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Top 15 Elite College Running Backs Who Were BUSTS In The NFL

There's not a position on a football field more unpredictable than running back when it comes to the NFL level. The majority opinion at the current moment is that taking one in the 1st round of the draft is a risky proposition, and that quality ones can be had later on. There's certainly some validity to this. We've seen numerous running backs who have excelled at the college level, capturing our fandom with amazing plays, leaving us thinking they'd be a hit in the pro ranks. Instead, they leave us disappointed, with their careers marred by injuries, poor play, substance abuse, or a combination of the three.

Even though every NFL franchise is aware of the risk with this position, sometimes the level of upside is just too tempting. The opportunity to land a game-breaking skill position player on offense always seems like a great idea, until it proves that it wasn't. Certainly, not all highly-touted running back prospects have been busts, but there have been plenty of notable ones along the way. Let's take a look at some of the great collegiate runners who failed in the NFL, despite overwhelming optimism about their game.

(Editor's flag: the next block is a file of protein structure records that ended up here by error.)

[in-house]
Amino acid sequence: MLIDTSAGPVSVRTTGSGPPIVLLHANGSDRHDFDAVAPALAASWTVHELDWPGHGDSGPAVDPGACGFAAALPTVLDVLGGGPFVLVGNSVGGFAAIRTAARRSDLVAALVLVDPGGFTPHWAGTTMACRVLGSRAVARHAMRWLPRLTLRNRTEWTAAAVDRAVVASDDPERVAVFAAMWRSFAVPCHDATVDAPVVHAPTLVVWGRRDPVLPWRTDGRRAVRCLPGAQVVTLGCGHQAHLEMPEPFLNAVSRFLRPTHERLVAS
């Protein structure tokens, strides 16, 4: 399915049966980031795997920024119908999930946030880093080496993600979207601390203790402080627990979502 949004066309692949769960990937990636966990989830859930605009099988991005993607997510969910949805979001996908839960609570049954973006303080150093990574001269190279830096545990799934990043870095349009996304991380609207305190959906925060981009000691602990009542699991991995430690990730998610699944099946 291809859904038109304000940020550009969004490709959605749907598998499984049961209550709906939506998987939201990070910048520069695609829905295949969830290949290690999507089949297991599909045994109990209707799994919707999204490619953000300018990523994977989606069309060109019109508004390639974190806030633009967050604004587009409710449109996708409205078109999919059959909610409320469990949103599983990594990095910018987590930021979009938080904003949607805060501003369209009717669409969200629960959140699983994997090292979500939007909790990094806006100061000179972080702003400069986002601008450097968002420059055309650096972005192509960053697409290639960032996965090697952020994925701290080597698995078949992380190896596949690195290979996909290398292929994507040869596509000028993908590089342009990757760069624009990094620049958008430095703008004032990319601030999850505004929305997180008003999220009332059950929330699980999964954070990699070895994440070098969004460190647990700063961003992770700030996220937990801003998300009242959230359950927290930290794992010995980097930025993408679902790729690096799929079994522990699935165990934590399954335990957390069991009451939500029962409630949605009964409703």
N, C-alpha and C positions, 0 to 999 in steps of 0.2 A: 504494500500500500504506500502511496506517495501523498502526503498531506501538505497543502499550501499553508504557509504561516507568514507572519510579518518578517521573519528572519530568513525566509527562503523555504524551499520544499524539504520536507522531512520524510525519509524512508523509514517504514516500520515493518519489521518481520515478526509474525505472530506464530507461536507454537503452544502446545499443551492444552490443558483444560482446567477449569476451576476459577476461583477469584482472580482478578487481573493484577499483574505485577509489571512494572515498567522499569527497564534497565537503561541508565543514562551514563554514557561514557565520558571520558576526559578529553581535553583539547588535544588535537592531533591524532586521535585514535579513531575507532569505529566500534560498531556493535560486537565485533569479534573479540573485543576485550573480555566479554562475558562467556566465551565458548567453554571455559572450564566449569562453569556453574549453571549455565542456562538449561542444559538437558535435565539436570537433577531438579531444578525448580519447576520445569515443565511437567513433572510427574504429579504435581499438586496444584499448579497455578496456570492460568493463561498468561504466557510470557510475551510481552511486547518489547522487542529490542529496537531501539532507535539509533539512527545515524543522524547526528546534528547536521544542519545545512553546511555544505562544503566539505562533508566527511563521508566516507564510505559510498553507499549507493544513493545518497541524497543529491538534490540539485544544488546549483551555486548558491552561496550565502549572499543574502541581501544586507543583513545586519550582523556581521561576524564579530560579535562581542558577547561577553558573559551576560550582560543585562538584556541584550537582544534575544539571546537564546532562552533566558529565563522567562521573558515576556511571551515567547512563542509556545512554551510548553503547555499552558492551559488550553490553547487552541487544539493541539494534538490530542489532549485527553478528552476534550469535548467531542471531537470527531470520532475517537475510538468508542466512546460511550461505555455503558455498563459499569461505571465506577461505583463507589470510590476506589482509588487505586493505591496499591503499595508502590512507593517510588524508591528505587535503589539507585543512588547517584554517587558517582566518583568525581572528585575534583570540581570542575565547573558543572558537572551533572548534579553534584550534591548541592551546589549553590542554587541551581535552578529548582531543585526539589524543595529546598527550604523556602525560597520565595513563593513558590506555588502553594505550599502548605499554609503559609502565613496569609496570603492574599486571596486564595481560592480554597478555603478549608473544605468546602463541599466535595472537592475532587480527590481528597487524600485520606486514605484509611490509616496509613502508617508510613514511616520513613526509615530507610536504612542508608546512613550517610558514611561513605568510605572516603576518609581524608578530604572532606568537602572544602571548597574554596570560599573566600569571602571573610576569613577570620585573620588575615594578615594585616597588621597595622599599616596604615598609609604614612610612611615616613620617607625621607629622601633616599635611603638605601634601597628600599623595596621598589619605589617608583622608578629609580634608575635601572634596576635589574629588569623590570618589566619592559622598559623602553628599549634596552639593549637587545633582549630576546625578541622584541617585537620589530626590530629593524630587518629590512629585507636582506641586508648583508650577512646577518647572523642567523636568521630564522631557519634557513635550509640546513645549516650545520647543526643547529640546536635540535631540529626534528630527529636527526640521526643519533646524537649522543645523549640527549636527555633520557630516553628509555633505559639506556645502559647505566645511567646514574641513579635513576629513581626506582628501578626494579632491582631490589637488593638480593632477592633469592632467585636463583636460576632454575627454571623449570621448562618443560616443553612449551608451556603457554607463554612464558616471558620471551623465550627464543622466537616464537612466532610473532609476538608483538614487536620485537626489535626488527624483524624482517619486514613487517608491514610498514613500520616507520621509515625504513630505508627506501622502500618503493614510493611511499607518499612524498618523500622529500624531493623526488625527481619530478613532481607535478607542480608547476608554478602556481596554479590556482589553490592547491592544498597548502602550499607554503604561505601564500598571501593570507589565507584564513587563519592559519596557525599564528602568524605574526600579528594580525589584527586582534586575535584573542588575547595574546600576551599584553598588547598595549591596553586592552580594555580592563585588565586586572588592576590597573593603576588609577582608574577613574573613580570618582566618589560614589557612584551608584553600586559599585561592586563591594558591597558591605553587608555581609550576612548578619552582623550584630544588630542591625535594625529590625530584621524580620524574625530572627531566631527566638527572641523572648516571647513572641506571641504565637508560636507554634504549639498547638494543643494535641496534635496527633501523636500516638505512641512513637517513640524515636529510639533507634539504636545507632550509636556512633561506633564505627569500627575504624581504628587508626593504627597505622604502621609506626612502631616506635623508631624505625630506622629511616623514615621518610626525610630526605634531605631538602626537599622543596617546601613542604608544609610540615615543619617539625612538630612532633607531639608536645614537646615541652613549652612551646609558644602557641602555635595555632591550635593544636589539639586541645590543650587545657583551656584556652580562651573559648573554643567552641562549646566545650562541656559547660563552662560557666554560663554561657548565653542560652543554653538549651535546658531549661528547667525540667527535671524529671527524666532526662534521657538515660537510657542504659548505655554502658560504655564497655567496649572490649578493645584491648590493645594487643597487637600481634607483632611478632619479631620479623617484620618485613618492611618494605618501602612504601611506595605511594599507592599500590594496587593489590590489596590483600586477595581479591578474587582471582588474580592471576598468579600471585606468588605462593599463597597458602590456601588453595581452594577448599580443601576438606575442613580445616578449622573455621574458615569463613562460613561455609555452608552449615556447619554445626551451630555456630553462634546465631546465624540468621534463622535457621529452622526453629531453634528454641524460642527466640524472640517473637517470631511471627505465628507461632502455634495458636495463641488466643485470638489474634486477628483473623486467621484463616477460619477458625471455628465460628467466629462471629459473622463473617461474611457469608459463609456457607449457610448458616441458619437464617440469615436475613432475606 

Ranked below are the top 15 college running backs who were undeniable BUSTS in the NFL.

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15 Reggie Bush

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While it's difficult to call Bush a complete failure in the NFL, one would think that a 2nd overall selection would yield more consistently productive results, all things considered. He was considered a blue chip prospect coming out of USC, and was expected to produce at a big-time level in the NFL. Bush was a decent dual threat as a runner and receiver, but a lack of continuity on any one team and the jack-0f-all-trades nature of his play somewhat hurt his legacy. He's still drifting around the league, but his career has been on the downswing for years now.

He'll be best remembered for his days with the Trojans, where he was a part of one of the most renowned college teams of all-time. His 2005 season at USC was better than anything he ever did in the pro ranks, and will stand the test of time.

14 Cedric Benson

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When anyone talks about the best college running backs of all-time from a statistical perspective, Benson has to be mentioned. He was a standout for all four years at Texas, and looked to be ready for prime time when he was taken with the 4th-overall pick in the 2005 draft by Chicago. Like some other notable Longhorn names however, his skills just didn't cut the mustard in the NFL.

Benson was the definition of a ho-hum runner. He produced middling or worse in just about every statistical category, and never developed into a pass-catcher out of the backfield. He fared a bit better with the Bengals than he did with the Bears, but it was only a minor step up, considering he was expected to be one of the best skill players in the league immediately. Benson just never ended up putting it all together, but had one of the best college careers ever.